​Car accidents

This topic is about accidents involving cars a​​nd other vehicles that can be driven or ridden on a road (such as bic​ycles, motorbikes, and buses). The information explains what you can do if:

  • ​​​​your car has been damaged, or
  • someone else's car has been damaged in a car accident.

 If you have been injured in a car accident and would like to make a claim about those injuries, go to the State Insurance Regulatory Authority​ external website for more information.

This topic is divided into the following sect​ions:

    What to do after an accident

    After a car accident you should:

    • ​help anyone injured
    • report the accident to the police
    • exchange details with the other driver
    • take photos
    • get witness details
    • contact your insurance company if you are insured, and want to make a claim on your policy.

    You should not admit to the other driver that the accident was your fault as this may affect any future court action or your insurance claim.

    For more information, see What to​ do after an accident.

    Who is responsible?

    The driver of a car who caused an accident is not always fully responsible for paying for the damage. Sometimes the person responsible may be:

    • ​the owner of the car, such as an employer or a parent
    • a car hire company 
    • a taxi, bus or truck company.
    In some cases, the accident may involve a bicycle or an animal.

    For more information, see Who is responsible?


    You should collect evidence as soon as possible after the accident. This will help you to either make a claim, or respond to a claim. You will need two kinds of evidence:

    • ​​Evidence about fault
    • Evidence about damage and losses.​​

    For more information, see Evidence​.

    Making a claim

    If your car was damaged in a car accident and it was the other driver's fault, you may wish to make a claim against that driver for the damage and losses. You can phone them, send them an email or sms, or write them a letter. A common way to make a claim is to send a letter of demand.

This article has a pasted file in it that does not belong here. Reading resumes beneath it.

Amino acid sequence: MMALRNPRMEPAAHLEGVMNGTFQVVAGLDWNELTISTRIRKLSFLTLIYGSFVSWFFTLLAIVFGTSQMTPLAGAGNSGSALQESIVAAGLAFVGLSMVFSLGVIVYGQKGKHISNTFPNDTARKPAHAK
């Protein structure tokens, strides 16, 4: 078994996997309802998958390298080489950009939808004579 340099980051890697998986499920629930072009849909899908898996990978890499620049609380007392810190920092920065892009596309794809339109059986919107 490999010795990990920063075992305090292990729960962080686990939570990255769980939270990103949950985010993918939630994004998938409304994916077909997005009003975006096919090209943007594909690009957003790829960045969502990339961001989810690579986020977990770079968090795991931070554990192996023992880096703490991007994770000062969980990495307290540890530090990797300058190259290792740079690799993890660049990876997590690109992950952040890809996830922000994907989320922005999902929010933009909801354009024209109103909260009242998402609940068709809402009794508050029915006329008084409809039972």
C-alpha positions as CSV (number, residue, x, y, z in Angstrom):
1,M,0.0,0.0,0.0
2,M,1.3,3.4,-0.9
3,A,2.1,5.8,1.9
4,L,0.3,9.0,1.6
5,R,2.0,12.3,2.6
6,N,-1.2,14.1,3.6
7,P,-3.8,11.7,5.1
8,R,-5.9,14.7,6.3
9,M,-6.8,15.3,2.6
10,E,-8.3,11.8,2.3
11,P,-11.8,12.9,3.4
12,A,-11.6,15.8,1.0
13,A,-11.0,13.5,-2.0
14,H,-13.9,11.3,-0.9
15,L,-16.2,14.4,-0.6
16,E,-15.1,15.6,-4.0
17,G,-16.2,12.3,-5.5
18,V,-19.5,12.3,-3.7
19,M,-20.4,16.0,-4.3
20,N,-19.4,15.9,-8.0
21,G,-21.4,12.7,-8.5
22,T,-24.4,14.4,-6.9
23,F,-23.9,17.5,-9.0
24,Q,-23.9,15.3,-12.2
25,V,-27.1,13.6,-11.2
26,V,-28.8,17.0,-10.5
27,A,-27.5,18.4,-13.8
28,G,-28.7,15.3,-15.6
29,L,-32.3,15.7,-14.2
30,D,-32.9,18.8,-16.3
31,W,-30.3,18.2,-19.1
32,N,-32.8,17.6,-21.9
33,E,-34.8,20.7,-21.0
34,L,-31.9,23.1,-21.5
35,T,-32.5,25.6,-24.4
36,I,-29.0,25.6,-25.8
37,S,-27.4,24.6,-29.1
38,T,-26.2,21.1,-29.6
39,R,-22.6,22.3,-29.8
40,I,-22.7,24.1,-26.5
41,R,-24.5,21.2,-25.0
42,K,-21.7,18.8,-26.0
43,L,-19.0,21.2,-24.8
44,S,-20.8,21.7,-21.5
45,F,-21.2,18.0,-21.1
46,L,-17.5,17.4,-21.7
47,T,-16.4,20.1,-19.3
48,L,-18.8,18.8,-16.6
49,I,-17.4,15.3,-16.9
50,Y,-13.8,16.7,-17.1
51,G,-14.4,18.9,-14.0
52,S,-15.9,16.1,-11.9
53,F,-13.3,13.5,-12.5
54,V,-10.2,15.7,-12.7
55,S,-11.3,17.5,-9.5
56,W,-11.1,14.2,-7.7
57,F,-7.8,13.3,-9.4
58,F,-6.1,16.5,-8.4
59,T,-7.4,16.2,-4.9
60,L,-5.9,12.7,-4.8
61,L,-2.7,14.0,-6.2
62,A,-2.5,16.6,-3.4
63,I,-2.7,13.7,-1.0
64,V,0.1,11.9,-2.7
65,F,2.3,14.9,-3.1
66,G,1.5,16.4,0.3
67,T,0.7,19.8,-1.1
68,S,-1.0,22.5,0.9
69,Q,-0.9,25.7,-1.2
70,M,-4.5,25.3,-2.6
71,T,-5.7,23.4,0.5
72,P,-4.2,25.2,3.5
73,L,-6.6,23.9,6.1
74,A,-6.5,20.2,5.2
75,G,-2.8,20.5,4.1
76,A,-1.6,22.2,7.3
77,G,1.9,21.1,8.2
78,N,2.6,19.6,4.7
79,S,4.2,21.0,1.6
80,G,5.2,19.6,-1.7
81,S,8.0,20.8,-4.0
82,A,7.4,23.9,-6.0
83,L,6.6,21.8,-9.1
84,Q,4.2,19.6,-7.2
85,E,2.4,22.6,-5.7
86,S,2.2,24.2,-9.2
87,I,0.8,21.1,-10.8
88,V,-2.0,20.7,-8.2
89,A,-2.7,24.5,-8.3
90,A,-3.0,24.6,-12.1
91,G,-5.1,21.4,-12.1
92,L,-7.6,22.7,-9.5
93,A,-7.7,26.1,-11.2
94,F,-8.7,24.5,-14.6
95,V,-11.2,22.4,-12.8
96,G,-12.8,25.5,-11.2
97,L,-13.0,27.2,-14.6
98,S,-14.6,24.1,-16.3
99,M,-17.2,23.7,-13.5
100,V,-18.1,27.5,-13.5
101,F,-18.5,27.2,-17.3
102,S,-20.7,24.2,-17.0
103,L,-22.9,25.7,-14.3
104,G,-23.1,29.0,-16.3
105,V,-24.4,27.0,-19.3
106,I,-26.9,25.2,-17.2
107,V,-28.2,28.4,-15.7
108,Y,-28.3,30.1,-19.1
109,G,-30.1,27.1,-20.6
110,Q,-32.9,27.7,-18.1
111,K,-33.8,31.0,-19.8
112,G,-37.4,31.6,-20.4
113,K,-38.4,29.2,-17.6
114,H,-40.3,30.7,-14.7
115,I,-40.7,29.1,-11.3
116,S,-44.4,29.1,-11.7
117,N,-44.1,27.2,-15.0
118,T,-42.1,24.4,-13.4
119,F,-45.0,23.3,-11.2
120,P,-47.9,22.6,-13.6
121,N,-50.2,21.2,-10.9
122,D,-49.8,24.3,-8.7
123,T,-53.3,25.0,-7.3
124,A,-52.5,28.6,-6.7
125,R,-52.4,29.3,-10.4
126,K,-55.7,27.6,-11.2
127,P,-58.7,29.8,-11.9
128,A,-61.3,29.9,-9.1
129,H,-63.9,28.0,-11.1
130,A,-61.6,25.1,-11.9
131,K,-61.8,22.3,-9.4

If you are insured, you will need to consider whether to make a claim under your insurance policy.

    For more information, see Making a claim.

    Responding to a claim

    If you were in a car accident and a car was damaged, the driver or owner of that car might make a claim against you if they believe it was your fault. They may send you a letter of demand, or they might phone you, or send you an email or sms. If they are insured, their insurer may contact you.

    There are different ways that you can respond to their claim, including writing a response to their letter of demand.

    If you are insured, you will need to consider whether to make a claim under your insurance policy.

    For more information, see Responding to a claim.

    Resolving your dispute?

    If you have a dispute with someone about a car accident, it is really important to try to resolve that dispute without going to court. Talk to the other person, negotiate with them, or try mediation.

    For more information, see Resolving your dispute.

    Going to court

    If you can't resolve your dispute, you may end up in court. If you are owed money after a car accident, you will need to decide whether to start a case. If someone is chasing you for money after a car accident and they start a case against you, you will need to decide how to respond to the court case. However, it is a good idea to try to avoid going to court by settling your dispute, if possible. 

    For more information, see Going to court​.


    If you want a visual overview of how to send or respond to a letter of demand, see Flowcharts.​

    Frequently asked questions

    This section has answers to common questions that you may have about car accidents. This is a good starting point if you're not sure where to begin your search for information.

    For more information, see Frequently asked questions. ​

    Two drivers talking following car accident  Need legal help

    Further information

    ​​​Financial Rights Legal Centre Motor Vehicle Accidents Problem Solver